Kim Schmick is quite possibly one of Portage’s busiest women. From her job as a paralegal at Manning & Mouratides P.C, to spending every night at the softball field either coaching or fulfilling her duties as Portage Jr. Miss Softball’s treasurer, she rarely rests and would not have it any other way.
Born in Gary and raised in Portage, Schmick never needed to think too hard about what she wanted to do with her life. She developed an interest in law during high school, and pursued it while studying at Commonwealth Business College, a now-closed campus in Merrillville.
“I’ve always loved law,” Schmick said. “I started at the law firm in ’98 and just fell in love with everything I do with my job. I’ve always loved it and I don’t think I’ll ever leave it!”
As a paralegal, Schmick does just about everything short of representing in the courtroom or other official settings. For most clients, she is the face or voice of the firm – making calls, gathering info and doing the legwork necessary to get the best possible outcome.
“I love talking to the clients and learning all new aspects of law,” she said. “There’s never a dull moment working at a law firm, there’s always something new happening.”
After finishing a day in Manning & Mouratides’ Dyer office, Schmick heads back home to Portage to spend the evening at the Portage Jr. Miss Softball Complex. She first got involved with the organization when her husband coached her daughter’s team, and later became a board member. The group ran short on coaches at one point, and Schmick volunteered to coach a tee-ball team despite having no first-hand playing experience.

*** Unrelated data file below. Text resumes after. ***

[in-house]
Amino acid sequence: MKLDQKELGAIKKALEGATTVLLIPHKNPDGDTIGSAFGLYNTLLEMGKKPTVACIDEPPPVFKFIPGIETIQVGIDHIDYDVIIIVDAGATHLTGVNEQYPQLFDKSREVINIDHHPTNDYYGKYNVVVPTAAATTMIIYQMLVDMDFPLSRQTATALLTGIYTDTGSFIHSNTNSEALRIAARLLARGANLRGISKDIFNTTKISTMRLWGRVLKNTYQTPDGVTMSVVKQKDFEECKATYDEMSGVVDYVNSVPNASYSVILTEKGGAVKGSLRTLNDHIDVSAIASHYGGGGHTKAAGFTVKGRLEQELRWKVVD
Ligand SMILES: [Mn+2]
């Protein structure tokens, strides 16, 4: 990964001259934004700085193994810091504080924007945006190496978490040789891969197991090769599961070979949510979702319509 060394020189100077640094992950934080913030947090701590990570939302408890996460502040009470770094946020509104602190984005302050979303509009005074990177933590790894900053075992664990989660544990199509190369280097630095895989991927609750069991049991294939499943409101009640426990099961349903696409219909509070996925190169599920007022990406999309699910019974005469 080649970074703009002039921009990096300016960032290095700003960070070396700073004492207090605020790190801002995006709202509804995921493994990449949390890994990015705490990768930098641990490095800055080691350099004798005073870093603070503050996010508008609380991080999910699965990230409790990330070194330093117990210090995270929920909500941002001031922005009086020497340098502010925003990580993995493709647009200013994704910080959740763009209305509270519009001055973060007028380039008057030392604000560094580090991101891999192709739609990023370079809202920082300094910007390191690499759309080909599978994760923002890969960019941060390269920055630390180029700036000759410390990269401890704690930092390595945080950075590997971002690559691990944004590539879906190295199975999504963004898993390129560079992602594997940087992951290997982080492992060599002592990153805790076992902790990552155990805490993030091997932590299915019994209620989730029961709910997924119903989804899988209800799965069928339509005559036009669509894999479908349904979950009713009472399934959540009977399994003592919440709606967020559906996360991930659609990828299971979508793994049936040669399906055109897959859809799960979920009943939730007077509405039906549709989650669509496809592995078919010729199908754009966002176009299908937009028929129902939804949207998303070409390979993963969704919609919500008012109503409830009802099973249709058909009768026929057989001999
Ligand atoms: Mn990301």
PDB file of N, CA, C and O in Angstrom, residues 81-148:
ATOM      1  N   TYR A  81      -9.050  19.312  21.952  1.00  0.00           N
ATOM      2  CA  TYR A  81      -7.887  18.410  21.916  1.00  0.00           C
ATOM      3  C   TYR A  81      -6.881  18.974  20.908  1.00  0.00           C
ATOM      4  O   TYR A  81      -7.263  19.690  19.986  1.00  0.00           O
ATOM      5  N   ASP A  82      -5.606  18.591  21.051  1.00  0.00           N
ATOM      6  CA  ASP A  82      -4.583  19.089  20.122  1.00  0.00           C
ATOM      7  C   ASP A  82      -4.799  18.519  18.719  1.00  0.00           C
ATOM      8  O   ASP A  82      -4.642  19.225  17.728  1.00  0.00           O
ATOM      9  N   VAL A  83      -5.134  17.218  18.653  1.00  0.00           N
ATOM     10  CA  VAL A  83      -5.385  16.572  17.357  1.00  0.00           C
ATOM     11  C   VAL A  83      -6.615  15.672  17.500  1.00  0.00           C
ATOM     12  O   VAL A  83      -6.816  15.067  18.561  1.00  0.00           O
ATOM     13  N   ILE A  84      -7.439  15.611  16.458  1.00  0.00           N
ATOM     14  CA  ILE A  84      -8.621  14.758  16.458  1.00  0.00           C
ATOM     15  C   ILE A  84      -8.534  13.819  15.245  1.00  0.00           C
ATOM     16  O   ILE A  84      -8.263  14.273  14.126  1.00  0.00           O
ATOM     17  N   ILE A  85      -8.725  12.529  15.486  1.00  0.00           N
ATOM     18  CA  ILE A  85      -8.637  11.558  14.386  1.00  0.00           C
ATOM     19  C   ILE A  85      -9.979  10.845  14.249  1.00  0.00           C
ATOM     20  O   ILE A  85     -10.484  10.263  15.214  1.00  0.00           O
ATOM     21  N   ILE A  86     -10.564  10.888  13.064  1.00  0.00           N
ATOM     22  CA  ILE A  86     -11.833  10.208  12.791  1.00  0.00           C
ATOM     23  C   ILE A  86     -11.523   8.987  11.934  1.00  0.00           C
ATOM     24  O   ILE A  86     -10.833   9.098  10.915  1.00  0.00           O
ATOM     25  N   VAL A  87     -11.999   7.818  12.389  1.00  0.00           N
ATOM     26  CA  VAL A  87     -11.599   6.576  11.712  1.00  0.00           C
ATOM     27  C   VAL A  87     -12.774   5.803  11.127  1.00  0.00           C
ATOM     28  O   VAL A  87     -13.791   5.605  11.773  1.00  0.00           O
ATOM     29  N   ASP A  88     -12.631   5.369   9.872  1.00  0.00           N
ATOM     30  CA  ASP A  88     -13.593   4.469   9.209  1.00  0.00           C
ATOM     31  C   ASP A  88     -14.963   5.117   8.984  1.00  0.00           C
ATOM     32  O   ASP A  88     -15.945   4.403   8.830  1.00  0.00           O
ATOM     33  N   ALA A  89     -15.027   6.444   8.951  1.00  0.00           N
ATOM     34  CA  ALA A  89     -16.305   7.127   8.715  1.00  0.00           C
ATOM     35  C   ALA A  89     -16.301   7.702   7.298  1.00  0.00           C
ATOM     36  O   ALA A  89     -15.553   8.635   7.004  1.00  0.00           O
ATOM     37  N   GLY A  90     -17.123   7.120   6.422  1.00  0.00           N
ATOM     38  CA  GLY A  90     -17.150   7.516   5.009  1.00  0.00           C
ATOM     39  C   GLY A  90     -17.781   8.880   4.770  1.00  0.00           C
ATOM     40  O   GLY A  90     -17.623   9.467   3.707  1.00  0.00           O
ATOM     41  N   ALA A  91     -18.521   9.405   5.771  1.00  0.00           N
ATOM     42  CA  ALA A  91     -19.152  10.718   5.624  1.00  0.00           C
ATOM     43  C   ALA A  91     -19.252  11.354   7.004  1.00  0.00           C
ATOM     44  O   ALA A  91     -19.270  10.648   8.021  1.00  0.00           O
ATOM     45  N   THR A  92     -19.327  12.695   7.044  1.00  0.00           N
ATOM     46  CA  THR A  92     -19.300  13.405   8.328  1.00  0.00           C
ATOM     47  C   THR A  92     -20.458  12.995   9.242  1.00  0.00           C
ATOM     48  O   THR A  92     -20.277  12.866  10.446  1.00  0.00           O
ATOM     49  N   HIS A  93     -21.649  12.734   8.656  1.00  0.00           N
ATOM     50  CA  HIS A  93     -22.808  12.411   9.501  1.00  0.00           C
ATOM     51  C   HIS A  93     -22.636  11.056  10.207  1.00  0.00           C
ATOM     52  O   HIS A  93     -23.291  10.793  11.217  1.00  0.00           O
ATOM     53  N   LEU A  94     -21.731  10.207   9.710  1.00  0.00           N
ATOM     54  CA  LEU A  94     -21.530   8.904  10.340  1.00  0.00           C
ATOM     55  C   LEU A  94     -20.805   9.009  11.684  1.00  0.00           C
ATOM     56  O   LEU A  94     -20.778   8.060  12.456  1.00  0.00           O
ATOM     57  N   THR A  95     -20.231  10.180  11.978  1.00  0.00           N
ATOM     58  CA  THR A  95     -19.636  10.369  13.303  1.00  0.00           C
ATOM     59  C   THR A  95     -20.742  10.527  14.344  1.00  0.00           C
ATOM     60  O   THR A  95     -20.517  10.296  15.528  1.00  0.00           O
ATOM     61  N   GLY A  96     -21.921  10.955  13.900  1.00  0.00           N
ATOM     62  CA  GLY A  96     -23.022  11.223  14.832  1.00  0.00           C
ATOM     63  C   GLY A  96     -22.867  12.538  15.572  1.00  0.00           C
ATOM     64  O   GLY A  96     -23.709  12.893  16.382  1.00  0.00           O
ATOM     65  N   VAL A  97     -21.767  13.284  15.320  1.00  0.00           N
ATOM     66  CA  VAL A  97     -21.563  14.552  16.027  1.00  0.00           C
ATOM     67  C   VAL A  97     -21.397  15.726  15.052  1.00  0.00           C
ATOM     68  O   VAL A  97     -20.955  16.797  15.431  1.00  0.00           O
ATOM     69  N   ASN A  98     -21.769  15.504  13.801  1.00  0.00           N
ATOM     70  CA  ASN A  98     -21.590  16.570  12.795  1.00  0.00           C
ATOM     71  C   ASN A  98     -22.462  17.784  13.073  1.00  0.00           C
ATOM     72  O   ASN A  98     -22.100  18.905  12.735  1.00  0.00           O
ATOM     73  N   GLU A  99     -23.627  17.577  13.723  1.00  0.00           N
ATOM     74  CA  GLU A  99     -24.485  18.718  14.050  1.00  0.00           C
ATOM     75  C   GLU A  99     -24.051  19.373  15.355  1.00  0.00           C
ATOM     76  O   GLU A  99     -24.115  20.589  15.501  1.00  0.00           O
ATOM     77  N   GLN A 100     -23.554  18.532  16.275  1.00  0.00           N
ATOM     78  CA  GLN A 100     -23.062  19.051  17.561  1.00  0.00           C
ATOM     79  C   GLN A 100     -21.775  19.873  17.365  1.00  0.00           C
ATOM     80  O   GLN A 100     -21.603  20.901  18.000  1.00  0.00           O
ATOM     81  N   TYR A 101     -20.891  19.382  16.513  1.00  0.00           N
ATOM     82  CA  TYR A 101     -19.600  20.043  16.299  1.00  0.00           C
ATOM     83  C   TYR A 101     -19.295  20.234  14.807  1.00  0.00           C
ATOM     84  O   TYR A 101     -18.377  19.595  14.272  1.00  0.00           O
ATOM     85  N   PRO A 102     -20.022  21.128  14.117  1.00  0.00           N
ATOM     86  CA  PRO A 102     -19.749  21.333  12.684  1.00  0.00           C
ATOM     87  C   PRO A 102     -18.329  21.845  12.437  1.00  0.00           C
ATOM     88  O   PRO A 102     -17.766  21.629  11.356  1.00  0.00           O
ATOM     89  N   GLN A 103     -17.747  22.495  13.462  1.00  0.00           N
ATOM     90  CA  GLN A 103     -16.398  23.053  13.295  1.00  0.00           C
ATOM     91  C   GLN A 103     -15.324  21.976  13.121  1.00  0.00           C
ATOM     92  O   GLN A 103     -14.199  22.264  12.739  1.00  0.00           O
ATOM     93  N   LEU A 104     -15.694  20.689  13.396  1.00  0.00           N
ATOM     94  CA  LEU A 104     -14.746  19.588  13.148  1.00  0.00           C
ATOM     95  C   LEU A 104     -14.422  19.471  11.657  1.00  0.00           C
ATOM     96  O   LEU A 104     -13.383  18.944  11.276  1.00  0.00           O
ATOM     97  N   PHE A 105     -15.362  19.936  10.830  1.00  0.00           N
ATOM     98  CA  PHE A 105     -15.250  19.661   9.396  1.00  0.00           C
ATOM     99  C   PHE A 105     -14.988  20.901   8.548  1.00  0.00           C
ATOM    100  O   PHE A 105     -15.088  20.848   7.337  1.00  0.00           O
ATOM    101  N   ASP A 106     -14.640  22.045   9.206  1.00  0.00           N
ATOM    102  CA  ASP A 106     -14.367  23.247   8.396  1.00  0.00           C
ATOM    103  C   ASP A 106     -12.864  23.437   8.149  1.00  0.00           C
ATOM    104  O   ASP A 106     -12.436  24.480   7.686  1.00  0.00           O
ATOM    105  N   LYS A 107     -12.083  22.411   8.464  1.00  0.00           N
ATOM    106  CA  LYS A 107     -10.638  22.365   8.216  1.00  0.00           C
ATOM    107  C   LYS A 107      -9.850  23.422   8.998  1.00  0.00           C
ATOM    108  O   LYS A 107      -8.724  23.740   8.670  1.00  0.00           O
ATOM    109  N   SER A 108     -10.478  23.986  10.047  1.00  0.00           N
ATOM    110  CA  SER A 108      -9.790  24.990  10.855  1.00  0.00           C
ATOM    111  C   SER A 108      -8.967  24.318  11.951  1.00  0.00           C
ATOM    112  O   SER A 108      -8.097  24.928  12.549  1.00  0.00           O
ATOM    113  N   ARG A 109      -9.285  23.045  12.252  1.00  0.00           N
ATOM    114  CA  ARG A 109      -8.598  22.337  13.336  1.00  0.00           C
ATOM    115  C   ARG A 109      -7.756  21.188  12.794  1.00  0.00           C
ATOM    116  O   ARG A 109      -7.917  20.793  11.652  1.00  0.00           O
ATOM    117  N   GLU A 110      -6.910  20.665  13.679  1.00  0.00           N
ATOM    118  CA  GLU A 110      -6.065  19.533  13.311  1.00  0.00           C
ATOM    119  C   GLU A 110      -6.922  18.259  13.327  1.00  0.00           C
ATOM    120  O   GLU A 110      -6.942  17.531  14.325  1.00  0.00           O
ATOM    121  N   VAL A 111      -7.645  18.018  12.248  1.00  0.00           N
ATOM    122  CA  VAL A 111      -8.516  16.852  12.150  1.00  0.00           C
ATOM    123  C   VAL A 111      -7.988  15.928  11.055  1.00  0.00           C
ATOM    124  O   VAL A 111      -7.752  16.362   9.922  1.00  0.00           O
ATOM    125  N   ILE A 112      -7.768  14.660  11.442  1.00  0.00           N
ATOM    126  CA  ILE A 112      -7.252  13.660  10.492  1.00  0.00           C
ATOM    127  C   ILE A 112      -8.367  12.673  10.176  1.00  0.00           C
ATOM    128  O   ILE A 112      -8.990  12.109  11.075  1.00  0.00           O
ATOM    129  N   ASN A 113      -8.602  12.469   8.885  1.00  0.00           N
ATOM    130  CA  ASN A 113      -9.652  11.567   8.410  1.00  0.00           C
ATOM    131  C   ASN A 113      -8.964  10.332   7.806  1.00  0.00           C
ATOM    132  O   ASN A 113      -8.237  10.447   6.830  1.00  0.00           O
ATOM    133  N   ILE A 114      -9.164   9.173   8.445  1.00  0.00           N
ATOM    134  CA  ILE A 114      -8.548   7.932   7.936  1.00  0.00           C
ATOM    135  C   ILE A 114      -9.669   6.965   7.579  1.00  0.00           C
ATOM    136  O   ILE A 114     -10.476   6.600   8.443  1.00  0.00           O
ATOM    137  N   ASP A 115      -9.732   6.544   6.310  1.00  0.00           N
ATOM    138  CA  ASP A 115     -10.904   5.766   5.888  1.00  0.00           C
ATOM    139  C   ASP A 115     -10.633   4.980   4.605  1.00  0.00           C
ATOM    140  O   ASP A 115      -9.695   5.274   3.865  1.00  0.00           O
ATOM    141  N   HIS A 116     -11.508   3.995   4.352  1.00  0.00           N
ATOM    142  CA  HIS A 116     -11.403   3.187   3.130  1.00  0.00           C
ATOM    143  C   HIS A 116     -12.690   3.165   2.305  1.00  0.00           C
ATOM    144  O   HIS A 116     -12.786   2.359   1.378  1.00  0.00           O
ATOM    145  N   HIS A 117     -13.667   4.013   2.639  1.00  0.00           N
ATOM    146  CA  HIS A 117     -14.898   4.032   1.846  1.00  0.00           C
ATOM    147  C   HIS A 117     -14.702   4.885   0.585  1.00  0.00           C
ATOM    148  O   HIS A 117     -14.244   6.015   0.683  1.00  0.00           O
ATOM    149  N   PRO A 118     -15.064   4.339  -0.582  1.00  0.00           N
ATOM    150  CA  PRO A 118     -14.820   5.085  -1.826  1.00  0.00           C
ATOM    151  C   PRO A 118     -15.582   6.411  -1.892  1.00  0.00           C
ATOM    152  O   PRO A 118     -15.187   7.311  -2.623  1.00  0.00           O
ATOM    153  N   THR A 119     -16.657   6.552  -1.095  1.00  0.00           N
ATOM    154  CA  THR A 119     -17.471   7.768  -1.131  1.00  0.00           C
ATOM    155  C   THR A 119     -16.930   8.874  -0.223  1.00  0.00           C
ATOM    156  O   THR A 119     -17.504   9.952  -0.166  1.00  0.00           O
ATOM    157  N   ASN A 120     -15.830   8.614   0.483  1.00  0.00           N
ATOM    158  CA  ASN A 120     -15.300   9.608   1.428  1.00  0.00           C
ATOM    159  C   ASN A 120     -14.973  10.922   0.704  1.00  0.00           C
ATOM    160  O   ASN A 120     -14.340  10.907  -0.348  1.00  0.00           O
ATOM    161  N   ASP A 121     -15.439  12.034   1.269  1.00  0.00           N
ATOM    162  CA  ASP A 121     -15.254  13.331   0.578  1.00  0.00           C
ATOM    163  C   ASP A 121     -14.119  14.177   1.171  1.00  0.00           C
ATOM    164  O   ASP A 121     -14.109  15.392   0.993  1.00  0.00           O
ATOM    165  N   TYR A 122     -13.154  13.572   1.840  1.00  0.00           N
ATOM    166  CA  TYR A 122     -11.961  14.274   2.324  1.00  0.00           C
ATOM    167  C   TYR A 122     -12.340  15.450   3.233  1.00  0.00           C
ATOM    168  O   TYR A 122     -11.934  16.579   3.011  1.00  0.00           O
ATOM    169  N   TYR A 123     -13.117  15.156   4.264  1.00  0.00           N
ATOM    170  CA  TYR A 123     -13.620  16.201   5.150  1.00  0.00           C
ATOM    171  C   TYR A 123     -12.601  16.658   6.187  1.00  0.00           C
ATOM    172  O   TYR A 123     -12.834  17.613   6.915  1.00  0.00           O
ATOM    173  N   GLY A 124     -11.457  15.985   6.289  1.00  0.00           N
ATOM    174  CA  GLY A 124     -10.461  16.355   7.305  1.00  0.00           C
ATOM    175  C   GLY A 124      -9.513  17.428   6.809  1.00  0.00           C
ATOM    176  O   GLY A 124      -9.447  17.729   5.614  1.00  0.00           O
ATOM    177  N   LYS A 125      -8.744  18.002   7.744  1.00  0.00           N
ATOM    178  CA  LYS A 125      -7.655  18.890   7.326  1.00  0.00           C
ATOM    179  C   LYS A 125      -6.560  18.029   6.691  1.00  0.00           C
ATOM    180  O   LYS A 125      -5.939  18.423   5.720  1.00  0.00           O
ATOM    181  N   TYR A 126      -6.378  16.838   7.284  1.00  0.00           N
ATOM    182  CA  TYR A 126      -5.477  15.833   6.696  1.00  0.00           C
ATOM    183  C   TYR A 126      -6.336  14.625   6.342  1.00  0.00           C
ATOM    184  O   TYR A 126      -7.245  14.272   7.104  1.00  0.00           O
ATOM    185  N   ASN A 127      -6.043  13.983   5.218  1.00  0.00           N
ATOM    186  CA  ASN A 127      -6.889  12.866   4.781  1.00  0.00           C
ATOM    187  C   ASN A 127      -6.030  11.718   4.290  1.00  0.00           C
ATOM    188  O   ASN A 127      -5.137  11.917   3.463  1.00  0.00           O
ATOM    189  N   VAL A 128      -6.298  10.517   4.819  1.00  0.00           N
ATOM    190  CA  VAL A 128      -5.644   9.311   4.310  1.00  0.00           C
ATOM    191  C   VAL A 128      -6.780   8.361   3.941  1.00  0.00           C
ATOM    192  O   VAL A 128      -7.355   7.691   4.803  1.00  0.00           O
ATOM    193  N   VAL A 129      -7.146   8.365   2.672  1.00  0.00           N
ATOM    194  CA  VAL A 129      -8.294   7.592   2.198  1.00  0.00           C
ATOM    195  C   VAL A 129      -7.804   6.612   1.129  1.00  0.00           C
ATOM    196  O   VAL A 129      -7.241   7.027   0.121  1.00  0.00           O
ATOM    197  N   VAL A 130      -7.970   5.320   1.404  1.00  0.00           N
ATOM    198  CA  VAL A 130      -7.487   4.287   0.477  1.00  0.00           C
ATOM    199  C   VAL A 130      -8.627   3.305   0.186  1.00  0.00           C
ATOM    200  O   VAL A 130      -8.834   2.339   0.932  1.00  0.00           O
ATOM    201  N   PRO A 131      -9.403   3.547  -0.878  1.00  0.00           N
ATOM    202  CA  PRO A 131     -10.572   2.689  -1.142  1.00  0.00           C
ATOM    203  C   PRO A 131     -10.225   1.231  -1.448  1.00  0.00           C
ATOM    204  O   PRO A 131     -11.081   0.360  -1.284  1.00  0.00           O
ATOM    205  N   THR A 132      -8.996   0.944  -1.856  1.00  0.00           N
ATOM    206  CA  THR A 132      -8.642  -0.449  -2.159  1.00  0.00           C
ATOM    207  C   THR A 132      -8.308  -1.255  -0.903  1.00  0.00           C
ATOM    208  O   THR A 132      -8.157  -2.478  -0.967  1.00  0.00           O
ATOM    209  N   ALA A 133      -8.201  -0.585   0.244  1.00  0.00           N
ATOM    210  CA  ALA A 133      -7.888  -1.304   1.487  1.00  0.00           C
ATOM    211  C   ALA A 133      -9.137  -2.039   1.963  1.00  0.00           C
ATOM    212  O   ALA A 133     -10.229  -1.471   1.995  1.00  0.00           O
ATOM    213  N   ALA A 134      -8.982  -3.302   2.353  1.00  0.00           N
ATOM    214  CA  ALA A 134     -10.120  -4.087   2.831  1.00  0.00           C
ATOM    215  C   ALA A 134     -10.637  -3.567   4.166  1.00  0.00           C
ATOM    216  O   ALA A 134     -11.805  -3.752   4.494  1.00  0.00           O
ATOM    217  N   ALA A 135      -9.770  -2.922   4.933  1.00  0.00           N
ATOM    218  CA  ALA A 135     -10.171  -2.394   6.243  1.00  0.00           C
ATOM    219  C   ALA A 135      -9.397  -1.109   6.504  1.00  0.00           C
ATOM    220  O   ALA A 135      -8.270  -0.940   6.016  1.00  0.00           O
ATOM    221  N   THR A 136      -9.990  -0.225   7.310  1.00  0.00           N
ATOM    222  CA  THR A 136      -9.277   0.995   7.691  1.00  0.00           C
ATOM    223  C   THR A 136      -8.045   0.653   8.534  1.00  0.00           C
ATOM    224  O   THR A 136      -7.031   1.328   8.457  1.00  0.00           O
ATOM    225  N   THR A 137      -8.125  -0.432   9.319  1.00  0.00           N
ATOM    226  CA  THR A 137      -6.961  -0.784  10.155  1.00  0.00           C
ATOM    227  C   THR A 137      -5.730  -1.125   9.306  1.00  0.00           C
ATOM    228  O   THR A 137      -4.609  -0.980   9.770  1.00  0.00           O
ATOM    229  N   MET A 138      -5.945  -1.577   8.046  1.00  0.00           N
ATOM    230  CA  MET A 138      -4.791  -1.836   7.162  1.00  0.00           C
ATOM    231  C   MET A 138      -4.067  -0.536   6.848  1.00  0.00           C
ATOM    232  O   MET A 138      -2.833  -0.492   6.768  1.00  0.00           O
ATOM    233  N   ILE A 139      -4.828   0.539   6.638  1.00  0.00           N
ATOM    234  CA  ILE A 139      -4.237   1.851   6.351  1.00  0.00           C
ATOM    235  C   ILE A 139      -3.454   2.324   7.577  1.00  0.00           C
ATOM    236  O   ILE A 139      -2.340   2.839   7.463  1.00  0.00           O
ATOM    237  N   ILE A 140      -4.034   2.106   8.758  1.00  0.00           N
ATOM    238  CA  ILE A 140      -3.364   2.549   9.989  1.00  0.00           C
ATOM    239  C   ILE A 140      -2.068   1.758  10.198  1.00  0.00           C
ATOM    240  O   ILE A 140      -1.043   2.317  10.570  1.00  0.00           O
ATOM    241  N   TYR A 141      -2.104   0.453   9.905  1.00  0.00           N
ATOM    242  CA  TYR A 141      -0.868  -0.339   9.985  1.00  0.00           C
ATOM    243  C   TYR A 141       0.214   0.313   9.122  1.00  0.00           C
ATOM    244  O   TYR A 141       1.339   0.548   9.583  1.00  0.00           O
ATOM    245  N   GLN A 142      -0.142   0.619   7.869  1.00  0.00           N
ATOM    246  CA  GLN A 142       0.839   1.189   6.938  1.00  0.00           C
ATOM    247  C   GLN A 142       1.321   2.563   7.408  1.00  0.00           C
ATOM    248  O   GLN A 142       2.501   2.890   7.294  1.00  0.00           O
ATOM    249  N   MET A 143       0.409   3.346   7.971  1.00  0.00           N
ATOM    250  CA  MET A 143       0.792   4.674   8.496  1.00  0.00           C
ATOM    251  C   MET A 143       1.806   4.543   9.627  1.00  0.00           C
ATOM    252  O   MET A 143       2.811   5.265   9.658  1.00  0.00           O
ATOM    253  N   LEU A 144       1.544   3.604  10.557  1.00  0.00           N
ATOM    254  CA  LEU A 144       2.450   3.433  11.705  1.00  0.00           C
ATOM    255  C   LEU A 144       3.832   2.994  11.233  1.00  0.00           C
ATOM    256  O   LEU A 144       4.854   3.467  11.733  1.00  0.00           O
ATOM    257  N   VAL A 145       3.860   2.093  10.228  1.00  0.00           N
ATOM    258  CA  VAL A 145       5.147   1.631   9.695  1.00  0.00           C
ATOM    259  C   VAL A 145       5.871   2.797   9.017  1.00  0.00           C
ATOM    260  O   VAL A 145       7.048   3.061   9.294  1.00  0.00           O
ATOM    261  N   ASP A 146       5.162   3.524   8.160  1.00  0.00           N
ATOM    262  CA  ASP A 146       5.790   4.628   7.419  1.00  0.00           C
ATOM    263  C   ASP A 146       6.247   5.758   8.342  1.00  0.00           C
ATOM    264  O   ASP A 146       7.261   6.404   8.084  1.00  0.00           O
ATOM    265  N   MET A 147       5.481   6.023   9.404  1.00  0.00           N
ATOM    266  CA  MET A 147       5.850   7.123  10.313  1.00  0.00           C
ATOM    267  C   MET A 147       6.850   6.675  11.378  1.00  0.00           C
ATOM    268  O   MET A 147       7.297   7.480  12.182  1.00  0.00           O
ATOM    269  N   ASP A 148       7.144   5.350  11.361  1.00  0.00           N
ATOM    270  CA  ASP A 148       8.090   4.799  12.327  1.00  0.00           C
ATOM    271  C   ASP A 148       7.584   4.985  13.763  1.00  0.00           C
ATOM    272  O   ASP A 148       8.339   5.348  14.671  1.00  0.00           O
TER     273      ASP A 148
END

“I said I would do it for one year, and now I’m on my tenth year of coaching 4- and 5year-olds,” Schmick said. “I learned from watching my husband coach his team, and doing a lot of research on the computer about how to coach youth sports.”
Due to her busy schedule packed with work and her own kids, she did not plan on coaching long-term. That changed after spending a few weeks with her team, and seeing just how big an impact the sport made.
“The kids’ expressions when they first put the bat on the ball, off the coach or a machine, is my favorite thing,” she said. “It makes your heart melt, because you work with them two or three times a week at practice and then it finally clicks for them and they hit the ball. It’s the most enjoyable moment.”
After a decade of experience, Schmick said the biggest lesson she has learned is that participation is about more than physical health or having fun, it teaches life lessons.
“I’m making sure those kids feel that they’re a part of the team, that they know the fundamentals of sportsmanship and discipline,” Schmick said. “It’s just like how a teacher has to lead their class, and it makes someone feel so proud when they finally catch on to something.”
Every year Schmick considers retiring from coaching, but remembering those faces lighting up keeps bringing her back.
“Coaching is just such a wonderful thing, and I don’t know what I would’ve done without it.”